I joined the Liberal Democrats after the May 2015 general election because I felt the liberal values that underpinned our society were under threat. At the time I defined those values mainly in terms of civil liberties – the importance of standing up for human rights, and protecting the individual against the powerful. Increasingly I see the latter argument as having economic implications too.

Some of the Brexit vote will have been driven because people felt powerless in the face of large bureaucratic organisations, both governmental and business. They still do. When the state insists on subjecting those with progressive or terminal illnesses to repeated medical assessments with the threat of withdrawing necessary benefits – that’s seen as unfair. When big business takes over utilities, then ramps the prices up while giving huge pay rises to its executives but not improving service – that’s seen as unfair. By ensuring that individuals’ votes count more fairly, electoral reform also falls under this umbrella – as does more encompassing constitutional reform.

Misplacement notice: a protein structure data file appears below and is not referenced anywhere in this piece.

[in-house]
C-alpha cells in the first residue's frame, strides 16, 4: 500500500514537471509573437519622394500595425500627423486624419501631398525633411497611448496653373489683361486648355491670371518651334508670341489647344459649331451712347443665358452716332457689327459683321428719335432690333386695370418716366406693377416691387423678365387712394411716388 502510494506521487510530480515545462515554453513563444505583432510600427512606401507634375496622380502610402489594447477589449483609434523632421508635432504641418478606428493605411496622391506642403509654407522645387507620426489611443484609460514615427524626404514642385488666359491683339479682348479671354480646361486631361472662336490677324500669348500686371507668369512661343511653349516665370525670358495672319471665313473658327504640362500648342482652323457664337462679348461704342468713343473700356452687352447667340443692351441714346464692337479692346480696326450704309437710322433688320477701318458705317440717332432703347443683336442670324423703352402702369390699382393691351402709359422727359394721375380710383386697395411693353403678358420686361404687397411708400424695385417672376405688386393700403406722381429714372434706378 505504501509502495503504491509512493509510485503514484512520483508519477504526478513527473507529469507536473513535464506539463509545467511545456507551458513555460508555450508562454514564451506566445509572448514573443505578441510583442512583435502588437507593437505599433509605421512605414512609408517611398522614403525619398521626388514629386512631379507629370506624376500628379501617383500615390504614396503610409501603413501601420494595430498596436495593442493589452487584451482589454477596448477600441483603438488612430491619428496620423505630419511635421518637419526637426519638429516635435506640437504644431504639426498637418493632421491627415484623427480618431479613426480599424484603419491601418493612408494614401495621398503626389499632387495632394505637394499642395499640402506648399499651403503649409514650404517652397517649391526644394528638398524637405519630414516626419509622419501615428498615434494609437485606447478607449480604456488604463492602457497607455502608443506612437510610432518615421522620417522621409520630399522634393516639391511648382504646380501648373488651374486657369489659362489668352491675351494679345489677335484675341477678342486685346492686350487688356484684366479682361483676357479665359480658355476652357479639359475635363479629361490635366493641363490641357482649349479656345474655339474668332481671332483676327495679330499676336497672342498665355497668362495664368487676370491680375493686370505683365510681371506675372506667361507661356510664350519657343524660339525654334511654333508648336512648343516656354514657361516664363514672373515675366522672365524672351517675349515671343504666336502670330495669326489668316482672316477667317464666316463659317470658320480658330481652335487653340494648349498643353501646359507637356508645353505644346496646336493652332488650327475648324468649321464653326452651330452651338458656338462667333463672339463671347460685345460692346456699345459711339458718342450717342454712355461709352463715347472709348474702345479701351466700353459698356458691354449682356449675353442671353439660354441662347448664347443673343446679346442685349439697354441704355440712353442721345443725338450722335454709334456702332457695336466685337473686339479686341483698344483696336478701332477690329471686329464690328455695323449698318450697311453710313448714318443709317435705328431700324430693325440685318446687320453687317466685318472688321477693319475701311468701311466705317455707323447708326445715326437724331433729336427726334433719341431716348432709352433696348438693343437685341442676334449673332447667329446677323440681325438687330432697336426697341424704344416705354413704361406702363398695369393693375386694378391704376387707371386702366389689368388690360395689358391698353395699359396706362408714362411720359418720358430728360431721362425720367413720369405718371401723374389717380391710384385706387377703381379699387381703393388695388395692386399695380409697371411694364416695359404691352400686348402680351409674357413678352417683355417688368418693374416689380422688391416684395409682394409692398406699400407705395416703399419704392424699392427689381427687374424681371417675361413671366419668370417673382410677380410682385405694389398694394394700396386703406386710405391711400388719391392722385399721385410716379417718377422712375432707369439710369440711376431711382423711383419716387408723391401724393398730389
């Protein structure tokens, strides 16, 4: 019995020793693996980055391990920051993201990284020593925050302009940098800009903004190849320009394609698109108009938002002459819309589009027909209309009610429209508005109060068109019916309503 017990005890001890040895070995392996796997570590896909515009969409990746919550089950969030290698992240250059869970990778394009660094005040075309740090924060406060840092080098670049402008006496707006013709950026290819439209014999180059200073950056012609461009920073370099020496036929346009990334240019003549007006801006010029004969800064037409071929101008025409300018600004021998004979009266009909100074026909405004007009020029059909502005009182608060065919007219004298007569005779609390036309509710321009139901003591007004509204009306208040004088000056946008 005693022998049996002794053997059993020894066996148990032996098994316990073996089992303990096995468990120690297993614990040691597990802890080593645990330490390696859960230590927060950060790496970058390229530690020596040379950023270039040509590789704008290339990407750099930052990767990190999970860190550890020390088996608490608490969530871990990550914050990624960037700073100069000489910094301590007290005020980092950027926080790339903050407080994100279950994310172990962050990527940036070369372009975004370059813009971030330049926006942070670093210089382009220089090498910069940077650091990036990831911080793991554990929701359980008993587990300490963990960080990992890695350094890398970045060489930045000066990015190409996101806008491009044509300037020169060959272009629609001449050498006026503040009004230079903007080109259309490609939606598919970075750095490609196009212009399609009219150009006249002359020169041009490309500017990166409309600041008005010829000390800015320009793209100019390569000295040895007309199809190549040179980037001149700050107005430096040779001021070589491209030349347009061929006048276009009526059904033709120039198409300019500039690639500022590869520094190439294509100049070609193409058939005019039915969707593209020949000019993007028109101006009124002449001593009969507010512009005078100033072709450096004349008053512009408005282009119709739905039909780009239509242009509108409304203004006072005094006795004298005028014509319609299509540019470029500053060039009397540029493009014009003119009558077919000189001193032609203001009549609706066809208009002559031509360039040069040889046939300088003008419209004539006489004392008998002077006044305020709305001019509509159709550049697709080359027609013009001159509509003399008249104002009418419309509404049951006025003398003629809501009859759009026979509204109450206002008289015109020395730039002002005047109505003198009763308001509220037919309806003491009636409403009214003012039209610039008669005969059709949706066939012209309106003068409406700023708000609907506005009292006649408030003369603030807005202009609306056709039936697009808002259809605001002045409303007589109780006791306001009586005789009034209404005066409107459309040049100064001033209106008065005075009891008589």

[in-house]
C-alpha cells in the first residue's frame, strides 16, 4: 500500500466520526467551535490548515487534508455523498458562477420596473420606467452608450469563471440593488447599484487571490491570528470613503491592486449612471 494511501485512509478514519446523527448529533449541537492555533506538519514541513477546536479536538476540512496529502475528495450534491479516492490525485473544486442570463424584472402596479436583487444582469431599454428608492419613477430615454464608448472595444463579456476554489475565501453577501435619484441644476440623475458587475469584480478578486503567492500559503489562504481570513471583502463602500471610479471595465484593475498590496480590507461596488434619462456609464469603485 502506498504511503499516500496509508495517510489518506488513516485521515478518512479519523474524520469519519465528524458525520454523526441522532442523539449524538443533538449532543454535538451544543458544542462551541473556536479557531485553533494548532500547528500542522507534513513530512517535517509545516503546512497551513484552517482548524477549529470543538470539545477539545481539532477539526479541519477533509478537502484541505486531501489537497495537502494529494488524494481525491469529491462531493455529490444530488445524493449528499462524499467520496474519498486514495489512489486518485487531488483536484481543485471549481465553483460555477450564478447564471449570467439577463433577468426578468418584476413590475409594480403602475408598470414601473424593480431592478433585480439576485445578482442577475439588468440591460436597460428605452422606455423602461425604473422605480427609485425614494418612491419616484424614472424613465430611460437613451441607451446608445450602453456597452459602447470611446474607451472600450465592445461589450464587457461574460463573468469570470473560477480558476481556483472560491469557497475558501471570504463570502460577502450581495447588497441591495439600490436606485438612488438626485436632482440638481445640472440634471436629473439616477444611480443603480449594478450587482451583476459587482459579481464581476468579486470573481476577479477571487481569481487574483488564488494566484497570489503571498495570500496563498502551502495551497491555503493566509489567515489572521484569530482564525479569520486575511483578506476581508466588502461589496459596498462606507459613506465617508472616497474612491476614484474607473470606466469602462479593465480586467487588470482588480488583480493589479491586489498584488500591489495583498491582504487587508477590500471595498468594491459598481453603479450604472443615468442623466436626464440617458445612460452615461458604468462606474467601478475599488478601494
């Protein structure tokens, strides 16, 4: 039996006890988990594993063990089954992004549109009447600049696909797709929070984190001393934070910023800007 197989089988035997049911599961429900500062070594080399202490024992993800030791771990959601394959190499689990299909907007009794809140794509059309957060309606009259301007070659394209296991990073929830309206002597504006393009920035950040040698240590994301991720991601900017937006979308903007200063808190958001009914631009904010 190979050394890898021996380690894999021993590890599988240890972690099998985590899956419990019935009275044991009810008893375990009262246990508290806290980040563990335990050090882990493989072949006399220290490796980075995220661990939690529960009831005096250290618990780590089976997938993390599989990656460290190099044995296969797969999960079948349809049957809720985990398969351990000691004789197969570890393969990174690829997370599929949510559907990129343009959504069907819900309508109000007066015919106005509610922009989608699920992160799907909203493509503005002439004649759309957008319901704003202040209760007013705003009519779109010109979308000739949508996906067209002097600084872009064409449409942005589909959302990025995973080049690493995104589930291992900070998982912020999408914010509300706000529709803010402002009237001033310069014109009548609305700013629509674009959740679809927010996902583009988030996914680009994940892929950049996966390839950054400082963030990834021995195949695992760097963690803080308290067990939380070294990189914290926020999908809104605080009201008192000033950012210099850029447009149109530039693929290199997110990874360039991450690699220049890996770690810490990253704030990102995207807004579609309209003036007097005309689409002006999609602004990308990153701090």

Corbyn’s solution appears to be largely renationalisation and enlarging the state, which simply replaces one oligarchy with another. It doesn’t address the core problem of unaccountability. The Conservatives are trying to work out how to protect vested interests while how to address the numerous social issues the last 30 years of unrestrained capitalism have wrought – the capitalism they thought was going to resolve the accountability issues of the 1970s. The thinking behind the “30 year itch” programme is that, because Corbyn currently seems to be winning and the Conservatives failing, the new consensus may end up looking remarkably like the post-war consensus, which started to crumble in the 1960s. This cycle may be doomed to endlessly repeat.